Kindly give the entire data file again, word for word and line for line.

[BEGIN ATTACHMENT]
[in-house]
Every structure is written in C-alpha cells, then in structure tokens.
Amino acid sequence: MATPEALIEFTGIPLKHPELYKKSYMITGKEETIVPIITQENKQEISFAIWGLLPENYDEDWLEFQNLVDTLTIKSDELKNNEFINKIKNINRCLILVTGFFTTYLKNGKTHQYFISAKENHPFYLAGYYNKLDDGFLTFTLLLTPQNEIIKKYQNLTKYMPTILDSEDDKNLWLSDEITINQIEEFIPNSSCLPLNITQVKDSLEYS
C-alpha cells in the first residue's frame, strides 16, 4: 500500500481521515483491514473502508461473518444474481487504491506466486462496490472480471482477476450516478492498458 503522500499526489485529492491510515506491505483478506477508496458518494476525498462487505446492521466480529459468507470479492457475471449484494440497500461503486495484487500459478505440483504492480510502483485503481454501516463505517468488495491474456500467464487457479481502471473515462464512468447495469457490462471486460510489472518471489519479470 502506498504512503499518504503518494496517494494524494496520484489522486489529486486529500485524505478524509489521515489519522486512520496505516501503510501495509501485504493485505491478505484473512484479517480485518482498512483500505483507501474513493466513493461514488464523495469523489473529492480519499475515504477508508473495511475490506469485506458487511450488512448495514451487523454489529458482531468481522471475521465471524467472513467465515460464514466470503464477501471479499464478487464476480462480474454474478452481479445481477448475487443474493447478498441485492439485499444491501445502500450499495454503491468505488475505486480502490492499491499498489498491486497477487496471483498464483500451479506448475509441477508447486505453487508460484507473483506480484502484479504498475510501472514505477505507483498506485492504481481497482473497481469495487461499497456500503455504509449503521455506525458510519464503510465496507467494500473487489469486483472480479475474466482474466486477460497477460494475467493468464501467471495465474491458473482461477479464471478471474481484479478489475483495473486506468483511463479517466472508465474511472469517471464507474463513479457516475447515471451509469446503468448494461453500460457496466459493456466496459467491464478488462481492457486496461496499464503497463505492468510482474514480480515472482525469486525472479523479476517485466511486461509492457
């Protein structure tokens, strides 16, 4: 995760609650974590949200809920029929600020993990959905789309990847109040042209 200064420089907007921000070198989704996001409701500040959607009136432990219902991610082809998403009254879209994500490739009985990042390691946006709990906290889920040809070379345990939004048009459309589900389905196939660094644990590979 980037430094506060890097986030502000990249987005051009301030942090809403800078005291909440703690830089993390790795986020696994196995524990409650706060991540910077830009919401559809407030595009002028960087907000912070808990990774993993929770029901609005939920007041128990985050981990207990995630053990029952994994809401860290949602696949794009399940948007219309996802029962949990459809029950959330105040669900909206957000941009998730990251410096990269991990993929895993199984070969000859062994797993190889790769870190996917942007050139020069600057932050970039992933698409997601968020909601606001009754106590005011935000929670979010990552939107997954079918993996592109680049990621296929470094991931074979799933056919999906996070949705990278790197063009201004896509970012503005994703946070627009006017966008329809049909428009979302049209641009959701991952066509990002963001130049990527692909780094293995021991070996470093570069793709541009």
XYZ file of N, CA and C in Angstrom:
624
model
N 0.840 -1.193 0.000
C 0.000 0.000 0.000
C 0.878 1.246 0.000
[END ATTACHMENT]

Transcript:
[in-house]
Every structure is written in C-alpha cells, then in structure tokens.
Amino acid sequence: MATPEALIEFTGIPLKHPELYKKSYMITGKEETIVPIITQENKQEISFAIWGLLPENYDEDWLEFQNLVDTLTIKSDELKNNEFINKIKNINRCLILVTGFFTTYLKNGKTHQYFISAKENHPFYLAGYYNKLDDGFLTFTLLLTPQNEIIKKYQNLTKYMPTILDSEDDKNLWLSDEITINQIEEFIPNSSCLPLNITQVKDSLEYS
C-alpha cells in the first residue's frame, strides 16, 4: 500500500481521515483491514473502508461473518444474481487504491506466486462496490472480471482477476450516478492498458 503522500499526489485529492491510515506491505483478506477508496458518494476525498462487505446492521466480529459468507470479492457475471449484494440497500461503486495484487500459478505440483504492480510502483485503481454501516463505517468488495491474456500467464487457479481502471473515462464512468447495469457490462471486460510489472518471489519479470 502506498504512503499518504503518494496517494494524494496520484489522486489529486486529500485524505478524509489521515489519522486512520496505516501503510501495509501485504493485505491478505484473512484479517480485518482498512483500505483507501474513493466513493461514488464523495469523489473529492480519499475515504477508508473495511475490506469485506458487511450488512448495514451487523454489529458482531468481522471475521465471524467472513467465515460464514466470503464477501471479499464478487464476480462480474454474478452481479445481477448475487443474493447478498441485492439485499444491501445502500450499495454503491468505488475505486480502490492499491499498489498491486497477487496471483498464483500451479506448475509441477508447486505453487508460484507473483506480484502484479504498475510501472514505477505507483498506485492504481481497482473497481469495487461499497456500503455504509449503521455506525458510519464503510465496507467494500473487489469486483472480479475474466482474466486477460497477460494475467493468464501467471495465474491458473482461477479464471478471474481484479478489475483495473486506468483511463479517466472508465474511472469517471464507474463513479457516475447515471451509469446503468448494461453500460457496466459493456466496459467491464478488462481492457486496461496499464503497463505492468510482474514480480515472482525469486525472479523479476517485466511486461509492457
């Protein structure tokens, strides 16, 4: 995760609650974590949200809920029929600020993990959905789309990847109040042209 200064420089907007921000070198989704996001409701500040959607009136432990219902991610082809998403009254879209994500490739009985990042390691946006709990906290889920040809070379345990939004048009459309589900389905196939660094644990590979 980037430094506060890097986030502000990249987005051009301030942090809403800078005291909440703690830089993390790795986020696994196995524990409650706060991540910077830009919401559809407030595009002028960087907000912070808990990774993993929770029901609005939920007041128990985050981990207990995630053990029952994994809401860290949602696949794009399940948007219309996802029962949990459809029950959330105040669900909206957000941009998730990251410096990269991990993929895993199984070969000859062994797993190889790769870190996917942007050139020069600057932050970039992933698409997601968020909601606001009754106590005011935000929670979010990552939107997954079918993996592109680049990621296929470094991931074979799933056919999906996070949705990278790197063009201004896509970012503005994703946070627009006017966008329809049909428009979302049209641009959701991952066509990002963001130049990527692909780094293995021991070996470093570069793709541009």
XYZ file of N, CA and C in Angstrom:
624
model
N 0.840 -1.193 0.000
C 0.000 0.000 0.000
C 0.878 1.246 0.000